Cases #57, 59, and 63 are way too brief, though they continue to reinforce the idea that these three areas are "merbeing hotbeds".

Case #61 is another capture. MAYBE we give it a little more of a chance because the merbeing was never really helpless, and ultimately went back into the sea.

Case #62 seems to be another North American Spirit Being type of encounter with a Manitou, but not a mer-person.

That leaves #58 and #60. 60 is dangerous for me because it comes from a mysterious source. The source that started me hunting is not mysterious as he is my colleague Albert Rosales, the fine fellow who runs the humanoid reports site --- a massive compilation of great value. Albert referenced a spanish-language site, which is findable but which does not tell you where the story came from. But if it has a decent provenance, then it could be a keeper data point, as it speaks of a beautiful mermaid with long blue hair.

Case #58 is unusual in that it comes from Australia. This was an iconic mermaid with a beautiful womanly top, and long flowing hair which she combed. She had the requisite fish bottom half, and lived [unusually] in a swampy area.

Last of the sets of seven for this blog entry.

With one exception, this is a particularly weak set. Cases #68, 69, 70 [the Orkneys cases] are woefully undetailed, despite that they buttress the claims that the Orkneys are a heavily visited area for persons of the mer-kind.

Case #65 has a creature which has to clumsily roll over and over to get back into the water. Not my sort of mermaid.

Case #67 despite the fisherman's attestation of it not being a seal, is described much like an aquatic biological mammal. Perhaps a fuller description could elevate this report.

Case #66 is quite a bit of fun, but sounds like "someone" I might describe as a different sort of paranormal sea entity than a merman. But ... not having much to go on vis a vis the relative humanness vs horsiness of the thing, I guess merman it is.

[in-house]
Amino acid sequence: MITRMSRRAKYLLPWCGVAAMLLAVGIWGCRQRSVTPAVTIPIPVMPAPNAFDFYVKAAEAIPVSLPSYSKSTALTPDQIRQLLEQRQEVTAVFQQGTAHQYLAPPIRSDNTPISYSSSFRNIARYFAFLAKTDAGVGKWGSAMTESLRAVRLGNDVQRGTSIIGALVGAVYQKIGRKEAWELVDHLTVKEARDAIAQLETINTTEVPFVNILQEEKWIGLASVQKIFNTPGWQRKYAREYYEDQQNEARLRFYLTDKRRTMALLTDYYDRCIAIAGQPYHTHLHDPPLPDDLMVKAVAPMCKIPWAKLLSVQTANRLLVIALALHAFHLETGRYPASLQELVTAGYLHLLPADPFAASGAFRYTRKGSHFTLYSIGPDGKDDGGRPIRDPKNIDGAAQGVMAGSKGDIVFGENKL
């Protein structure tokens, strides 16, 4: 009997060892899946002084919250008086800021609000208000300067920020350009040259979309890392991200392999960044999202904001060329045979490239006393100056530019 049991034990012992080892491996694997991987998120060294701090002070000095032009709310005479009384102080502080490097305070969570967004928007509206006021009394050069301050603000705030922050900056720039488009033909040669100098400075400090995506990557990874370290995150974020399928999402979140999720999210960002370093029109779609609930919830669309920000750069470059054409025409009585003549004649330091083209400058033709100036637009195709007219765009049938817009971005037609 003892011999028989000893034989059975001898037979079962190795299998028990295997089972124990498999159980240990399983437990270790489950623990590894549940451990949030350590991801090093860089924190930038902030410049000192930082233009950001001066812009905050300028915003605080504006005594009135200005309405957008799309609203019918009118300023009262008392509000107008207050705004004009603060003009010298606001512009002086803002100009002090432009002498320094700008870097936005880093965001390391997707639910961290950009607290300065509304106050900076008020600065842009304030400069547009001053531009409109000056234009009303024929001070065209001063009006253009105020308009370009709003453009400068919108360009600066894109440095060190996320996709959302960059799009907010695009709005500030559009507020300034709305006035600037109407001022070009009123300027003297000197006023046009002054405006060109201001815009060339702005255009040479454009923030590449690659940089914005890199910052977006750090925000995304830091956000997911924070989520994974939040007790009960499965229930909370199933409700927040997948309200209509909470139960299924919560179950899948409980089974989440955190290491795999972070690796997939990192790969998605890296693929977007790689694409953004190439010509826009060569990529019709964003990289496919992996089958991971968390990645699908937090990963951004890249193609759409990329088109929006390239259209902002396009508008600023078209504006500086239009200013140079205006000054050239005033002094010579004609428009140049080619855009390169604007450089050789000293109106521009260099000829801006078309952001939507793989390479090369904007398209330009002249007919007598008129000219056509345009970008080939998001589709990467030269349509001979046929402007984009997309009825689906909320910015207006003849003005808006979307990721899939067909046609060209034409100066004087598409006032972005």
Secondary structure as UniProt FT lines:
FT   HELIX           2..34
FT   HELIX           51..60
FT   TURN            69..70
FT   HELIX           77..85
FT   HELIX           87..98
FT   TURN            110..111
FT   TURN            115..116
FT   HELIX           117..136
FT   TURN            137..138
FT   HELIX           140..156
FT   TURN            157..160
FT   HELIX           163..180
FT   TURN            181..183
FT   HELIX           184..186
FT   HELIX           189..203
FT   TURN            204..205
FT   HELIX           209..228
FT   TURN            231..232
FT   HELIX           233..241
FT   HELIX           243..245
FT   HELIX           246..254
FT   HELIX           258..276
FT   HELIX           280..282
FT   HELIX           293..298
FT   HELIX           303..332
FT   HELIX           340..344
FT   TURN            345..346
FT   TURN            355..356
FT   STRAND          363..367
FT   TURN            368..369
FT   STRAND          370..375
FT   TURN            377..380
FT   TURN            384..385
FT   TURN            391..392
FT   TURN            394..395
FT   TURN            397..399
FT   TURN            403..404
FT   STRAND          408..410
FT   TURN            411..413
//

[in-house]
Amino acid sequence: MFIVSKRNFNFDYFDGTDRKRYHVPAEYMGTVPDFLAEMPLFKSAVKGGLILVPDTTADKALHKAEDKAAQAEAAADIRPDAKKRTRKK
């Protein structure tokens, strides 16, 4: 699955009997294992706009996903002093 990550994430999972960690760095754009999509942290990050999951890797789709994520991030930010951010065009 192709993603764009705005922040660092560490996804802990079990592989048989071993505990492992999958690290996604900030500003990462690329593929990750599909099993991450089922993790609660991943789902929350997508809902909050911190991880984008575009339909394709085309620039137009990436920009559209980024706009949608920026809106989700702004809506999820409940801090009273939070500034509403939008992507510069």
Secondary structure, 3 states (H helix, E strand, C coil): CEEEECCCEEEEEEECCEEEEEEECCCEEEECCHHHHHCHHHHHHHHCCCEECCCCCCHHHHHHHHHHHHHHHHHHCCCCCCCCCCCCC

Case #64 is another Native American version of this mystery. Multiwitnesses of a water dwelling entity with long blonde hair and brown skin --- but no lower half description. The native american fishing guide thought that this was a water spirit, and I'll go with him, as the entity came right up to their boat.

So, what did we find? A lot of near-miss frustration it seems to me. Our beautiful lady seems to be remaining just out of reach in these reports, though tantalizingly nearby.

And that's probably what her intention is.

I'll try again to find her in a few days. Till then, Peace.


  1. are these mermaid manifestations occured in mostly same places and at usually same time of the day ? are there known mermaid haunts / places that local or native people knew and avoid ? In my opinion , i agree with the native indians who said these all spririt beings , though i am intrigued on that british columbia mention , as it is an area known for many missing persons and it is an area dotted with watery bodies..

  2. if i recall correctly , in one of your post you mentioned a youngster who walk along the beach at night and met with a very beautiful and naked mermaid, have a conversation with her and he noticed how surreal it is to be in conversation with a beautiful mermaid who appears to have no inhibition about her nakedness.. i forgot which post is that though

  3. Dear Professor,
    That was interesting how Blackbeard's crew saw the mermaids as omens of bad luck. I was reading a Micmac legend that said that those who had the knowledge of merpeople (aka: Halfway People) songs could predict the weather. Maybe terrible weather is the bad omen the pirates were referring to?--Mrs. C

  4. "...seems to be remaining just out of reach in these reports, though tantalizingly nearby."

    Yeah, sort of like Bigfoot, right?

    C'mon professor: Mermaids? Really?

    1. If this is your level of commentary on a simple open-ended exploration of a long-term concern of the human race, and one which could have a paranormal [not biological] reality base, then take your closed-minded trolling derisive cheap-shots elsewhere. The fact that your mind is too constricted to even tolerate an exploration speaks far more about you than it does the subject of the exploration. No one is asking you to read any of this, let alone post worthless unproductive lazy remarks.